- February 9, 2011
“If you want to blame somebody, blame whoever turned the stock market upside down. Our investments didn’t pan out. But your plan is sound as long as the employer — the town — makes its contribution every year, which it has always done without fail.”
Longboat Key firefighter pension board attorney
So the plan is sound as long as taxpayers keep paying up … “which it has always done without fail.”
Those words may become haunting.
But before we get to the details involving Longboat Key’s employee pension quagmires, what’s wrong with this picture:
1) Longboat Key taxpayers are ultimately responsible for the fiduciary soundness of the firefighters’ defined-benefit pension funds. If there’s a shortfall in the fund — also known as an unfunded liability, or not having enough money to pay the promised benefits — Longboat Key taxpayers are contractually obligated to pay up and make up the difference.
2) The firefighter pension board, which oversees the management of the pension funds, has five members. Three of them are firefighters; two are Longboat Key taxpayers. In other words, the beneficiaries of the pension fund control its oversight; taxpayers have no control.
3) The lawyer for the pension board is also the lawyer for the Longboat Key firefighters’ union.
Call us naive about pension plans, but there’s something squirrelly about those arrangements.
But there is nothing squirrelly about the table at left. There are a lot of numbers in that table. We reprinted all of them so you could see the progression from 2001 to 2008, the latest year of data published in the town’s 2009 comprehensive annual financial report.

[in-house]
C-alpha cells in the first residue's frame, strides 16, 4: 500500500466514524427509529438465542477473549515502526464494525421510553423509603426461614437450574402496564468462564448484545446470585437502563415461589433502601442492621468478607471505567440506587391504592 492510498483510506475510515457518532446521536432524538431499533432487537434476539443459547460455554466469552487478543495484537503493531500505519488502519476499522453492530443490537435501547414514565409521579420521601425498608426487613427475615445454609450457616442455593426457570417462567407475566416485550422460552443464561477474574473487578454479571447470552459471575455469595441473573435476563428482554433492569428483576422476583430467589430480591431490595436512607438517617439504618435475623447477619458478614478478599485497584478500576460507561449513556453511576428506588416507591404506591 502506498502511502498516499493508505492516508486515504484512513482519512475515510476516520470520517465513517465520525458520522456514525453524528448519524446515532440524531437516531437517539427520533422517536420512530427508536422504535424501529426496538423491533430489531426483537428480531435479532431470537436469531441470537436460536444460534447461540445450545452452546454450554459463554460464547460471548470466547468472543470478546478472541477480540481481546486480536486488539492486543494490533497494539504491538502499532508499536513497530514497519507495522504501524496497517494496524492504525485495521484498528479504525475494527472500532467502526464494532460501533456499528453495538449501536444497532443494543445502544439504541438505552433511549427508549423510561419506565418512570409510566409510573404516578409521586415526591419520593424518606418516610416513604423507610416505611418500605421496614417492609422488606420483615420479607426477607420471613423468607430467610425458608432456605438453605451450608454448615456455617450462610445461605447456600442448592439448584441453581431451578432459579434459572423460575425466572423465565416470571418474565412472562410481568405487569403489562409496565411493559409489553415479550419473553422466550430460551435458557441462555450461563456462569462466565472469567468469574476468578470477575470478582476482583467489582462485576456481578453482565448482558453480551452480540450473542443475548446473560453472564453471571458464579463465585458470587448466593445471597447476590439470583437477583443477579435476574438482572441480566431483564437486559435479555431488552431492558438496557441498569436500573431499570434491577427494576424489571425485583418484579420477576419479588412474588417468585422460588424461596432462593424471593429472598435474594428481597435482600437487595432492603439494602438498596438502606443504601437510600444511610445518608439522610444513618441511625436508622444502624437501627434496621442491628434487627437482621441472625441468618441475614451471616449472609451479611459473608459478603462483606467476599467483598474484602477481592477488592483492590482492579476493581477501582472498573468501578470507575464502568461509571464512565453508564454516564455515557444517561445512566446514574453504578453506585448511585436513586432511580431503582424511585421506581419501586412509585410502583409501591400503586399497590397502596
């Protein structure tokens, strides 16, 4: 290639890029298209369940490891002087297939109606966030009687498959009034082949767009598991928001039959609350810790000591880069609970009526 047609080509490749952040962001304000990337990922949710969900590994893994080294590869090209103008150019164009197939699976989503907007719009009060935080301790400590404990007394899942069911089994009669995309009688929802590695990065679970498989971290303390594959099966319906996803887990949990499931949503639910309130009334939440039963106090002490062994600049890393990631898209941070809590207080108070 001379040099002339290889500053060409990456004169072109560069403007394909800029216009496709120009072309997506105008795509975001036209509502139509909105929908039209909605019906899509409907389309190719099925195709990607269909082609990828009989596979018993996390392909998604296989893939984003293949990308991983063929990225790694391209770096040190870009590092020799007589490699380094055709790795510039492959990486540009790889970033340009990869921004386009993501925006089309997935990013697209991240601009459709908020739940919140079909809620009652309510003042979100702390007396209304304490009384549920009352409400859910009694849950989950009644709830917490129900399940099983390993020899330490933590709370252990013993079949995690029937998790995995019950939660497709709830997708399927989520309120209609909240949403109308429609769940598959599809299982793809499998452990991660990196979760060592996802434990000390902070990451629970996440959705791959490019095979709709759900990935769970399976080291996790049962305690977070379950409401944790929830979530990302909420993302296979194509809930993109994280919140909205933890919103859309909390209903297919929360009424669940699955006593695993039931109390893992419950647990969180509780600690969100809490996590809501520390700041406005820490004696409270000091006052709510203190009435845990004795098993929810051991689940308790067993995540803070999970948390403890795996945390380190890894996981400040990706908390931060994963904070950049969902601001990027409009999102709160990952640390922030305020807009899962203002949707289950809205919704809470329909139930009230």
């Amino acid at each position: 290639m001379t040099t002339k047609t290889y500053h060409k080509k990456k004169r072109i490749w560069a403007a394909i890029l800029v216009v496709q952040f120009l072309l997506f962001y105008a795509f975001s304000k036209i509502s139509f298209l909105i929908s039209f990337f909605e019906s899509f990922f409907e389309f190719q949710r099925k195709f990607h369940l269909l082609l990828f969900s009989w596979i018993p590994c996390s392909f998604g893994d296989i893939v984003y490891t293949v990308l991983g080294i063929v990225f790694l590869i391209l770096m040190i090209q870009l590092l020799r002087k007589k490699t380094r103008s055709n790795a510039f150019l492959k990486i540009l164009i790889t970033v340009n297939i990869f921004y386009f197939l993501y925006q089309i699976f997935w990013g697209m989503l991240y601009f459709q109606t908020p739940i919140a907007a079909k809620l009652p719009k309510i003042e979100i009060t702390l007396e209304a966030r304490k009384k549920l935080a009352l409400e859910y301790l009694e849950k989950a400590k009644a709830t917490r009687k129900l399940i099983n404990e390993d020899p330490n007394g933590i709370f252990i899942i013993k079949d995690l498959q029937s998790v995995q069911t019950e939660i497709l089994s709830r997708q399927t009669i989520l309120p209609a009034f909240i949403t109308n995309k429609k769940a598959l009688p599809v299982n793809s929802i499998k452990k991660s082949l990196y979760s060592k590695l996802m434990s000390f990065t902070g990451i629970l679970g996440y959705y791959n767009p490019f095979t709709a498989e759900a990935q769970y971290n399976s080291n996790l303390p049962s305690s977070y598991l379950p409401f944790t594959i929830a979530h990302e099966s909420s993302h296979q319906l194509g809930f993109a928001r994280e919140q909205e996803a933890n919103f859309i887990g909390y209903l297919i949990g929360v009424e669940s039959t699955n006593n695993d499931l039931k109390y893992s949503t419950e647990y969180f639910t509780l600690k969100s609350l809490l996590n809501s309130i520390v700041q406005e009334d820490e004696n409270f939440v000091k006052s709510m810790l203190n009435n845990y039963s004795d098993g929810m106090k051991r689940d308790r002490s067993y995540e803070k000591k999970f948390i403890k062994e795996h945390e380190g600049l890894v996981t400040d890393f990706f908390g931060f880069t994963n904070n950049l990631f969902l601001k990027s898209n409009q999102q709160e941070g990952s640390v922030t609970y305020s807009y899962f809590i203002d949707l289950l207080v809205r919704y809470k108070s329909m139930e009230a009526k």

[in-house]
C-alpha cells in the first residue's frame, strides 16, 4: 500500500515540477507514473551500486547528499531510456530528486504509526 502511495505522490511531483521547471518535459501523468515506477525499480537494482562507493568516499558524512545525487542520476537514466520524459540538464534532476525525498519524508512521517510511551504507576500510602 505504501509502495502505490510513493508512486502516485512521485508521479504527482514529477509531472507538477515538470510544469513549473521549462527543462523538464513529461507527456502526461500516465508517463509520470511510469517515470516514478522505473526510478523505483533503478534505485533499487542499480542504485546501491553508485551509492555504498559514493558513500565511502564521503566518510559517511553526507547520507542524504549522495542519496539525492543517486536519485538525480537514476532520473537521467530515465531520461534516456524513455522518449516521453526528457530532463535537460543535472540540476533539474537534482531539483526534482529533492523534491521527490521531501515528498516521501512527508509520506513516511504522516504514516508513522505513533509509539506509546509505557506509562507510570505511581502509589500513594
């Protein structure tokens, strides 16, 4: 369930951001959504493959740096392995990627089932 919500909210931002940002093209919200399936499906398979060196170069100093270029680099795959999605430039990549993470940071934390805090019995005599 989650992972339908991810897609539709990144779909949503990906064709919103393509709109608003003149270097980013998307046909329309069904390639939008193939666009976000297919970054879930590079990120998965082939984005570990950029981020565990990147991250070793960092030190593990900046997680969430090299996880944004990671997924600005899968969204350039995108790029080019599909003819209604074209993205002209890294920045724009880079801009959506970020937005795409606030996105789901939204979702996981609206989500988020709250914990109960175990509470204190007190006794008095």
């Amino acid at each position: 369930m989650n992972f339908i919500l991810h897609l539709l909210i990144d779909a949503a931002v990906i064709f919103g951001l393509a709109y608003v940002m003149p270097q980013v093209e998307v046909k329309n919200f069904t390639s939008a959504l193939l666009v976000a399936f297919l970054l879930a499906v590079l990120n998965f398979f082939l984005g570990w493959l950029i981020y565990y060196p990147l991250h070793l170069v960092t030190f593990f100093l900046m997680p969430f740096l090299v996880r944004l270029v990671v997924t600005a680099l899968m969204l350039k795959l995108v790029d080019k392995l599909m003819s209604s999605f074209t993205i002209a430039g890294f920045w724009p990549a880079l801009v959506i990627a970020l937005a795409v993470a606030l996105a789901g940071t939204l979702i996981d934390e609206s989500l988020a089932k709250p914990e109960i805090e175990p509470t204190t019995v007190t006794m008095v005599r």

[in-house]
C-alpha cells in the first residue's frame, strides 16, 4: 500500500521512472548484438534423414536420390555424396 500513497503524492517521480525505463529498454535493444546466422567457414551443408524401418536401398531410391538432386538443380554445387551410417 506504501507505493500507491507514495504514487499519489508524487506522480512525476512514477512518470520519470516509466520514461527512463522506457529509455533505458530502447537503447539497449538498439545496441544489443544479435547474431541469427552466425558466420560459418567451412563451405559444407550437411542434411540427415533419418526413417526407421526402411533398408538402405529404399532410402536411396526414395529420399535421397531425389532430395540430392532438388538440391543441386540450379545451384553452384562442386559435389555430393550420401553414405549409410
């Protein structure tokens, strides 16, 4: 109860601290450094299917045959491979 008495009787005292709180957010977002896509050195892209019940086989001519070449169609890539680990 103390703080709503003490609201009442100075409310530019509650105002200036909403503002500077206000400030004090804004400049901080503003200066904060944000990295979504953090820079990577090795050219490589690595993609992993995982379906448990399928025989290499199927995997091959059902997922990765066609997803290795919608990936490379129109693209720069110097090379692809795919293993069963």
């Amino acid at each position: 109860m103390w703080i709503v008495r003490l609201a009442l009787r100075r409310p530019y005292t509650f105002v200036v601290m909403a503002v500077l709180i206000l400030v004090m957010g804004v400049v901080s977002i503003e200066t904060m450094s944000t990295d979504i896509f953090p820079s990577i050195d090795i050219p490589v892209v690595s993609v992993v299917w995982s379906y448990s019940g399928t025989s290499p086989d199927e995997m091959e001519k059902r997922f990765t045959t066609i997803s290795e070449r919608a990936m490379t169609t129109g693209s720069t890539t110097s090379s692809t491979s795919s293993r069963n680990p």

In seven years, the unfunded liabilities that taxpayers eventually must cover has risen from $709,322 to $22,766,014 — 3,109%.
Longboat taxpayers, meanwhile, have paid $8,696,797 since 2001 to fund the legally required amounts to keep the pension funds in compliance with the ordinances that set them up.
As this table clearly shows, in spite of steps the Town Commission took a few years ago to spread out payments over a 30-year amortization period, the town’s future obligations continue to get worse.
The town’s defined-benefit pension plans are a growing disaster for taxpayers, and the Town Commission appears to believe there is no sense of urgency to address them.
Here’s a good rule: When in a hole, the first rule is quit digging. Longboat taxpayers can bond themselves out of this hole now and convert to defined contribution-like 401k plans, or they can keep digging that liability deeper and bond themselves out of a larger debt later.
LBK's PENSION SNAPSHOT
The following table shows the unfunded liabilities in the town’s pension plans. This is the amount of money that is lacking to meet the pension plans’ future obligations. Taxpayers eventually will have to make up the difference.
Police Firefighters General
2001 ($18,049) $209,462 $517,909
2002 2,635,930 5,743,553 3,548,442
2003 1,801,018 5,729,719 3,056,679
2004 2,078,852 7,150,130 3,405,678
2005 2,550,573 8,050,808 3,682,845
2006 2,618,341 9,462,363 3,743,447
2007 4,503,557 12,575,616 4,160,432
2008 5,335,987 12,425,693 5,004,334
The following table shows the amount Longboat Key taxpayers have contributed to make up annual pension contribution and investment shortfalls.
Police Firefighters General
2001 $121,834 $272,323 $151,246
2002 234,373 457,349 355,731
2003 276,040 624,523 377,075
2004 163,651 299,536 412,014
2005 102,620 346,748 380,983
2006 126,834 358,128 414,964
2007 222,256 290.827 429,684
2008 353,986 797,183 400,059
2009 350,424 616,355 477,516
* Most recent data available Source: 2009 CAFR
To view a PDF of this chart, click here.